Fresh Tomales Bay oysters that I got at my local library, of all places, thanks to Real Good Fish.
Just-caught fish, delivered conveniently to pick-up locations in your Bay Area neighborhood each week, with reasonable prices and no long-list of middlemen to tack on more costs.
That’s what Moss Landing’s Real Good Fish is all about.
Established in 2012 by founder Alan Lovewell, who studied international environmental policy, it was one of the first community supported fisheries in Northern California. It operates in much the same way as a CSA. But instead of buying a “share” in a farm that provides you with a box of produce each week, you buy a “share” in the group of local fishermen that Real Good Fish partners with.
Not only are you getting impeccably fresh, local, sustainable, seasonal fish, but helping to support fishermen and their families in your community.
I shucked some to enjoy on the half shell with mignonette sauce.
I was invited to try some sample deliveries, receiving a weekly full share (1 to 2 pounds of seafood), which is normally $22 per week.
In this day and age where people complain that they have no time to read or stay informed, I’m heartened there are projects such as “Cooking Up Stories.”
The second ebook published by the Sunnyvale Public Library, it features 18 short stories about food that were written by Silicon Valley residents.
Plain broccoli becomes practically gourmet with dollops of Maio.
Now, you can have your mayo — and eat it, too.
If like me, you’ve shied away from mayonnaise in the past because it’s such a calorie bomb, now you can indulge with a whole lot less guilt, thanks to Maio.
It’s not bona fide mayonnaise made by whipping egg yolks and plenty of oil. Instead, it’s made of yogurt, given a substantial mouthfeel from the additions of cornstarch and gelatin.
While store-bought mayonnaise weighs in at 100 calories for 1 tablespoon (with 100 of those calories being fat), Maio has all of 20 calories for 1 tablespoon (with half of those calories fat).
Top Shelf Butterscotch Pudding — good to the last spoonful — at Bistro Don Giovanni.
You know the rare restaurant that always makes you feel warm, welcome and satisfied time and time again — no matter if you’re dining solo, too?
That’s Bistro Don Giovanni in Napa to me. I’ve eaten there many times, and never ever had a bad meal.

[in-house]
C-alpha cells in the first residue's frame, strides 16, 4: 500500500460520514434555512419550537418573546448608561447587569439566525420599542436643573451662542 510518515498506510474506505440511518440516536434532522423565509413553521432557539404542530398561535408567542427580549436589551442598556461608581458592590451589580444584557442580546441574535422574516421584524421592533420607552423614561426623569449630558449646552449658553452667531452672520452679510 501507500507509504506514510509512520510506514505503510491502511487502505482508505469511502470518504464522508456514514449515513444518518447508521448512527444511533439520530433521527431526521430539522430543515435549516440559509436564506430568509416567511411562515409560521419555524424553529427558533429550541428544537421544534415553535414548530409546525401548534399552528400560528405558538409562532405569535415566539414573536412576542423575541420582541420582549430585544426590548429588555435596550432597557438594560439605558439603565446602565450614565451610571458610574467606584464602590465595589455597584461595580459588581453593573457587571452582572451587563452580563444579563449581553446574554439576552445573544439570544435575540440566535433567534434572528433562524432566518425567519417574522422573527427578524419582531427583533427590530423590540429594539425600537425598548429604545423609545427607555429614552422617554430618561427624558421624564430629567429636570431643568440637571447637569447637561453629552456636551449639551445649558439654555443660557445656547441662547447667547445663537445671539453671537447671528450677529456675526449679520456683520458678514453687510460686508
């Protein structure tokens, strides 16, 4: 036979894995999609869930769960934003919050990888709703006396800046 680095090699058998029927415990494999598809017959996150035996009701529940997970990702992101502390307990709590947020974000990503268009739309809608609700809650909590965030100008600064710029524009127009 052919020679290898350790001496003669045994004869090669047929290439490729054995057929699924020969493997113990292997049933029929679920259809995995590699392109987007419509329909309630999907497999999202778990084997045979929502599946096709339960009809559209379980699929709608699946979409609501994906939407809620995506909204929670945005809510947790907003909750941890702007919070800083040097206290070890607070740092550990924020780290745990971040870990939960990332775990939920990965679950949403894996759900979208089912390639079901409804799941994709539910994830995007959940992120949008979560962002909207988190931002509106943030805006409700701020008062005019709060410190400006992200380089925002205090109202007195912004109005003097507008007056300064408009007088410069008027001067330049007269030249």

When I find myself on assignment traveling solo to the Napa Valley, I will often plant myself on a bar stool at the end of the day at this long-time Italian favorite established in 1993 by Proprietor Giovanni Scala and his late-wife Chef Donna Scala.
The glowing strings of light at night in the courtyard can’t help but beckon, as does the on-point Italian food.
The dining room.
I took a seat at the end of the bar last week (paying my full tab) to enjoy a glass of 2015 Whitehall Lane Sauvignon Blanc while I contemplated the menu.
Crispy on the outside, and chewy-custardy soft inside.
There is pho. And then there is pho pancake.
Yes, my friends, get ready for something all together different and delicious.
Leave it to my friend and cookbook author extraordinaire Andrea Nguyen to come up with this novel version of everyone’s favorite soup noodles.
“Pan Fried Pho Noodles” is from her newest tome, “The Pho Cookbook” (Ten Speed Press), which already went into its second printing before it was even officially released in February.
You may have enjoyed steaming huge bowls of brothy noodles countless times at neighborhood Vietnamese restaurants. But with this book, you’ll learn how to make your own — from preparing the broth from scratch to choosing noodles and assembling garnishes and toppings.
Depending upon how labor-intensive you’re feeling, you can choose among quick versions of pho (which calls for doctoring purchased low-sodium broth or buying a rotisserie chicken) to pressure-cooker recipes that speed up the process to non-traditional riffs such as seafood pho.